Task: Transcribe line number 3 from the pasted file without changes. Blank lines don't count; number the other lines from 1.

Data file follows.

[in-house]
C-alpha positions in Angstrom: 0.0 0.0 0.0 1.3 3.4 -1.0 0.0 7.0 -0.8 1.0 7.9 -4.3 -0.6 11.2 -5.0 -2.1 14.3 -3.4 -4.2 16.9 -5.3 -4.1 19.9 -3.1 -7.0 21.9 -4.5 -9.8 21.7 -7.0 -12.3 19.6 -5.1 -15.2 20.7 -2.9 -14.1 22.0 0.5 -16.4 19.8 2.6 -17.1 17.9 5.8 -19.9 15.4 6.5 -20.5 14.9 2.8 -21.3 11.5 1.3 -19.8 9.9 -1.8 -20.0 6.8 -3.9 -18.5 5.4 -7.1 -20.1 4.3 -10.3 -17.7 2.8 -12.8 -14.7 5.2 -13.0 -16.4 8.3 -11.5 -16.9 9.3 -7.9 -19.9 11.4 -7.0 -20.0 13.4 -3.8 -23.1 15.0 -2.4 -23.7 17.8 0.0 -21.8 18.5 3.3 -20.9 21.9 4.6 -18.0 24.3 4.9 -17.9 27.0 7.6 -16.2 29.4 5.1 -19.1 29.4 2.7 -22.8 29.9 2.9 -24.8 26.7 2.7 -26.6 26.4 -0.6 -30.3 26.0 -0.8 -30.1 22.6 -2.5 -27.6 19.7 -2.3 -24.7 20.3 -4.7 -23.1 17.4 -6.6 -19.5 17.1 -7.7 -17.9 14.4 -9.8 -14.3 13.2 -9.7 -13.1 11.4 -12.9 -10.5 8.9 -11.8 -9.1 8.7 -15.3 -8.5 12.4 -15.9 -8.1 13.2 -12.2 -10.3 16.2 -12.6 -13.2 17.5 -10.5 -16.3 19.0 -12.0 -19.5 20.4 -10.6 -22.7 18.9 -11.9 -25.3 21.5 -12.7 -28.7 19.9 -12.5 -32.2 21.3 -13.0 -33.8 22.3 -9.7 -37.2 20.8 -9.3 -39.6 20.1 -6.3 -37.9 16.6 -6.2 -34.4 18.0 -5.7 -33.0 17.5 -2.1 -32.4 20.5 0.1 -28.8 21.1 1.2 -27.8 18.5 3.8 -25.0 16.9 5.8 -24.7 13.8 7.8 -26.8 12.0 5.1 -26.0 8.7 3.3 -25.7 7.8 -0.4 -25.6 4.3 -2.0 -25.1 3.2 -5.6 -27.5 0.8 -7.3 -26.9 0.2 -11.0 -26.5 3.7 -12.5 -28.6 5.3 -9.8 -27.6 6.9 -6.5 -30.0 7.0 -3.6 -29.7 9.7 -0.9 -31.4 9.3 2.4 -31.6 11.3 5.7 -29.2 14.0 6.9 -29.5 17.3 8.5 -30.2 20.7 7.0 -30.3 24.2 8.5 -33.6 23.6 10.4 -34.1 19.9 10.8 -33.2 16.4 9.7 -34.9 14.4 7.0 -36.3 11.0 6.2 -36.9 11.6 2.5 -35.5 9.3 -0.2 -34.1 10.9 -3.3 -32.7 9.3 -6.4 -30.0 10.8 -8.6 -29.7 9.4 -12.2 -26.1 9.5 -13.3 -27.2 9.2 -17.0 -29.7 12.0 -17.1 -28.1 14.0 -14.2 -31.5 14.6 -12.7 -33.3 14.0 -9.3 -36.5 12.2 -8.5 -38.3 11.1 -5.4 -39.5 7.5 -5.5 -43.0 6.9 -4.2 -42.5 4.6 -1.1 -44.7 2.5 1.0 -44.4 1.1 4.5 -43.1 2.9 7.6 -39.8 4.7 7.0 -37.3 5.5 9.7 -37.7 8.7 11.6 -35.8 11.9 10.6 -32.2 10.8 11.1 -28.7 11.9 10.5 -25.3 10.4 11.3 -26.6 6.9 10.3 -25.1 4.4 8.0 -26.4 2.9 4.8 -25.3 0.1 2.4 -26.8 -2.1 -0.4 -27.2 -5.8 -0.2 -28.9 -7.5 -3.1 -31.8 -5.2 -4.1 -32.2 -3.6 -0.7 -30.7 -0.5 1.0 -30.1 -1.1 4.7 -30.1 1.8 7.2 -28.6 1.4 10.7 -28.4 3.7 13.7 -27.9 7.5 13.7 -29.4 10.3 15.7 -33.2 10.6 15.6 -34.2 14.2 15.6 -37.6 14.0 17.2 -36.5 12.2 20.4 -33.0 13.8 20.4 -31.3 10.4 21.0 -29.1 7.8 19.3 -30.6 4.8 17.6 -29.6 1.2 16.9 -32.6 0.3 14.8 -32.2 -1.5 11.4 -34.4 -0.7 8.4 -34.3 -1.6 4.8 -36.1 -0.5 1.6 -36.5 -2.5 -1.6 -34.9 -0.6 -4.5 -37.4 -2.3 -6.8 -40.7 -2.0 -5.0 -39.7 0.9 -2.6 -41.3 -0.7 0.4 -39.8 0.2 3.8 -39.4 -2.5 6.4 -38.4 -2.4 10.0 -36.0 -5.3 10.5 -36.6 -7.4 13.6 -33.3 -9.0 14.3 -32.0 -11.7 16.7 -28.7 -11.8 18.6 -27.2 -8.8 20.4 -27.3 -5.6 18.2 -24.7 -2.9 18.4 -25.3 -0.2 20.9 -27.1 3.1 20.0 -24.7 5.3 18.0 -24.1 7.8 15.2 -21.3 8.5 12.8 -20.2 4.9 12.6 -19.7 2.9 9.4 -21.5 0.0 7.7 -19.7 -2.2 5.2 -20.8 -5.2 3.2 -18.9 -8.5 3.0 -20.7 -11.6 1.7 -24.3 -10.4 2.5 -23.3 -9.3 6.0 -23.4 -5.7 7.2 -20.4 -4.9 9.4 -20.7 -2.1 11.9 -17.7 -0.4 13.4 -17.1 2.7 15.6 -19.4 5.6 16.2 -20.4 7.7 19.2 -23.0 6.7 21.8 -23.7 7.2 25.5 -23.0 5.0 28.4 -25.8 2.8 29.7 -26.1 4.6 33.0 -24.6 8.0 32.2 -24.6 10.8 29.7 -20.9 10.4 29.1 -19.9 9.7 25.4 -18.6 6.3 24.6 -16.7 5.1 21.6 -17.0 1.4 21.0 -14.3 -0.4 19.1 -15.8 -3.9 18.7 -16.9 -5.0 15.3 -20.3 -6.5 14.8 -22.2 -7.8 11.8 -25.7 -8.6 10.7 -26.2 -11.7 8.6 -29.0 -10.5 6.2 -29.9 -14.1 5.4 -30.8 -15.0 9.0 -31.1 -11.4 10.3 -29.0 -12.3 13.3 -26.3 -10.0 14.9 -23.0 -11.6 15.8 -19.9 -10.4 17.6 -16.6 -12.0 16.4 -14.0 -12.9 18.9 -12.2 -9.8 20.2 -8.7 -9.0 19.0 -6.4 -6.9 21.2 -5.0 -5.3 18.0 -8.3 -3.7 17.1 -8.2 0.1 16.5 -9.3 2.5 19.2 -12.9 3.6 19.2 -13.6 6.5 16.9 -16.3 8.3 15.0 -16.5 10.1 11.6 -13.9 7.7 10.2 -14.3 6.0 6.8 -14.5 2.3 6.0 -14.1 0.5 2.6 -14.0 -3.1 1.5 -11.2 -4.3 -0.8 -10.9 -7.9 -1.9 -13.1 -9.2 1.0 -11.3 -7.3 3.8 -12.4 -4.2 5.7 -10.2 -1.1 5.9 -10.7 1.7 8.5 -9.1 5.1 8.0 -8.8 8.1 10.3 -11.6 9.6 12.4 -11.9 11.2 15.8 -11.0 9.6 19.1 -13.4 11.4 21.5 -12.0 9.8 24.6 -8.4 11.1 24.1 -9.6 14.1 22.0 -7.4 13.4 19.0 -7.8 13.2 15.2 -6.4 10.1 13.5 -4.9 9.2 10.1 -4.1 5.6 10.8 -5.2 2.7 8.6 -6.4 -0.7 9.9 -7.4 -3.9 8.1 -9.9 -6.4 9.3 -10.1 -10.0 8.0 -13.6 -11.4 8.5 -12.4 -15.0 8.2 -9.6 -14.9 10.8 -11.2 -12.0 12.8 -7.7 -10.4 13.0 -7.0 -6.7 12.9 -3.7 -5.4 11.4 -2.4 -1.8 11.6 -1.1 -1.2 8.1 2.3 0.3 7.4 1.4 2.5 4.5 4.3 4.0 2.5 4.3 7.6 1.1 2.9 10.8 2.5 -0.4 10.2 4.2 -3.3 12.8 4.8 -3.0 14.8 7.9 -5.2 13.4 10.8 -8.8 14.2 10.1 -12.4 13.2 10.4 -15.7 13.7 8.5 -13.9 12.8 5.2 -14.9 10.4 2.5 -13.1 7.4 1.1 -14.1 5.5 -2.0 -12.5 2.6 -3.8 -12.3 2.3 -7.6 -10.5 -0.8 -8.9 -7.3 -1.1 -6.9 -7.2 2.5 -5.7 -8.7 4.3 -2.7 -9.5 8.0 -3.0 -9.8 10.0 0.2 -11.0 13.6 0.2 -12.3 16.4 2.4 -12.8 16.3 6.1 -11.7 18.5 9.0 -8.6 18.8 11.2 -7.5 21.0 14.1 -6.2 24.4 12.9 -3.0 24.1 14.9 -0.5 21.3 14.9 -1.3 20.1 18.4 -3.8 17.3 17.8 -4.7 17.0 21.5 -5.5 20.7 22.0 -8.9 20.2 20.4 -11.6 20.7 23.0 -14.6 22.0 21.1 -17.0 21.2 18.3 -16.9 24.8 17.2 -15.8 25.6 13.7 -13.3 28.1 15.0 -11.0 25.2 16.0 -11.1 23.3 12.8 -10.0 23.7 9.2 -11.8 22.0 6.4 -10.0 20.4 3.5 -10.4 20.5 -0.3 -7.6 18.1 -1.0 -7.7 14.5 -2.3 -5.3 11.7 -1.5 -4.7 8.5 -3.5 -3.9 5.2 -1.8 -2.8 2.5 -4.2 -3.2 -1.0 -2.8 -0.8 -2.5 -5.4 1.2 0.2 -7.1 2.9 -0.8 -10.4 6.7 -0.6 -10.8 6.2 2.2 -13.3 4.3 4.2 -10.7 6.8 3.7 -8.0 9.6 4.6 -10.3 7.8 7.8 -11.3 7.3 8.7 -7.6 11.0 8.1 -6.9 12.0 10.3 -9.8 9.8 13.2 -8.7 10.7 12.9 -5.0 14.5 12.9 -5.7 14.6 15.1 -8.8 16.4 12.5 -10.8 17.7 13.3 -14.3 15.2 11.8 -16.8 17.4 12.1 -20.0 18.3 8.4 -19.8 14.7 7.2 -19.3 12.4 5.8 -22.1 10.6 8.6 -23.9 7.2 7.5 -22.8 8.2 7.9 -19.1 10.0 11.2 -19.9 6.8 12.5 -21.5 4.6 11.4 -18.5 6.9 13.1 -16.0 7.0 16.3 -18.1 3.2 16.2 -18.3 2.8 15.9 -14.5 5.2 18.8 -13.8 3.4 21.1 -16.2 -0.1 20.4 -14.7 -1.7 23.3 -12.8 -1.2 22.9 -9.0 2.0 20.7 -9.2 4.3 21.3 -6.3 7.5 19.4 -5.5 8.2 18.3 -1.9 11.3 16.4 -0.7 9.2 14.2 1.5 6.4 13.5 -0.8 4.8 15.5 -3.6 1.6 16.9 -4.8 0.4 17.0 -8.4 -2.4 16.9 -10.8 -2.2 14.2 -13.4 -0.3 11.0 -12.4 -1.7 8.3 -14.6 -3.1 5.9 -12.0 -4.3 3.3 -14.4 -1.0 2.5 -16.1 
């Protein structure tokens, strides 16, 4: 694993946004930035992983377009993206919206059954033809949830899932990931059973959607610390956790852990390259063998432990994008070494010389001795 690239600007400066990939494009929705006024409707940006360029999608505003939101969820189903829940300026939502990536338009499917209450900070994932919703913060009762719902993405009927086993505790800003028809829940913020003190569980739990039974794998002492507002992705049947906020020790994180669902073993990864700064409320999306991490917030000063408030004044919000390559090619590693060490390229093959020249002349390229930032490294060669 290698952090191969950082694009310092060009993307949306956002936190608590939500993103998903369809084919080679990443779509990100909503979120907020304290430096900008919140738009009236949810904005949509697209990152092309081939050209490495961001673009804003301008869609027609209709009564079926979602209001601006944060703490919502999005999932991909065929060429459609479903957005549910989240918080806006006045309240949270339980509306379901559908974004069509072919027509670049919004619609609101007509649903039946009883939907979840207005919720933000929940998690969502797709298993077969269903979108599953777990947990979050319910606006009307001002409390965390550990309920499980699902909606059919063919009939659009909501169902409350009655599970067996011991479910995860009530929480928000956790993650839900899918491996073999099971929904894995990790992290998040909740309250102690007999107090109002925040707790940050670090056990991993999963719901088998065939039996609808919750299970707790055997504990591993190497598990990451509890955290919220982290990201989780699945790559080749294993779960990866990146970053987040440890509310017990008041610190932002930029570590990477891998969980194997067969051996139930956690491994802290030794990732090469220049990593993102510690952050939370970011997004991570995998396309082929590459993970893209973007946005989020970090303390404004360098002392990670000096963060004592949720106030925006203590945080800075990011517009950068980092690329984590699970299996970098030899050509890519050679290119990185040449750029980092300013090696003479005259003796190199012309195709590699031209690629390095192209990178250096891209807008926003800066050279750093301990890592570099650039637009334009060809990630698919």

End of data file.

């Protein structure tokens, strides 16, 4: 694993946004930035992983377009993206919206059954033809949830899932990931059973959607610390956790852990390259063998432990994008070494010389001795 690239600007400066990939494009929705006024409707940006360029999608505003939101969820189903829940300026939502990536338009499917209450900070994932919703913060009762719902993405009927086993505790800003028809829940913020003190569980739990039974794998002492507002992705049947906020020790994180669902073993990864700064409320999306991490917030000063408030004044919000390559090619590693060490390229093959020249002349390229930032490294060669 290698952090191969950082694009310092060009993307949306956002936190608590939500993103998903369809084919080679990443779509990100909503979120907020304290430096900008919140738009009236949810904005949509697209990152092309081939050209490495961001673009804003301008869609027609209709009564079926979602209001601006944060703490919502999005999932991909065929060429459609479903957005549910989240918080806006006045309240949270339980509306379901559908974004069509072919027509670049919004619609609101007509649903039946009883939907979840207005919720933000929940998690969502797709298993077969269903979108599953777990947990979050319910606006009307001002409390965390550990309920499980699902909606059919063919009939659009909501169902409350009655599970067996011991479910995860009530929480928000956790993650839900899918491996073999099971929904894995990790992290998040909740309250102690007999107090109002925040707790940050670090056990991993999963719901088998065939039996609808919750299970707790055997504990591993190497598990990451509890955290919220982290990201989780699945790559080749294993779960990866990146970053987040440890509310017990008041610190932002930029570590990477891998969980194997067969051996139930956690491994802290030794990732090469220049990593993102510690952050939370970011997004991570995998396309082929590459993970893209973007946005989020970090303390404004360098002392990670000096963060004592949720106030925006203590945080800075990011517009950068980092690329984590699970299996970098030899050509890519050679290119990185040449750029980092300013090696003479005259003796190199012309195709590699031209690629390095192209990178250096891209807008926003800066050279750093301990890592570099650039637009334009060809990630698919």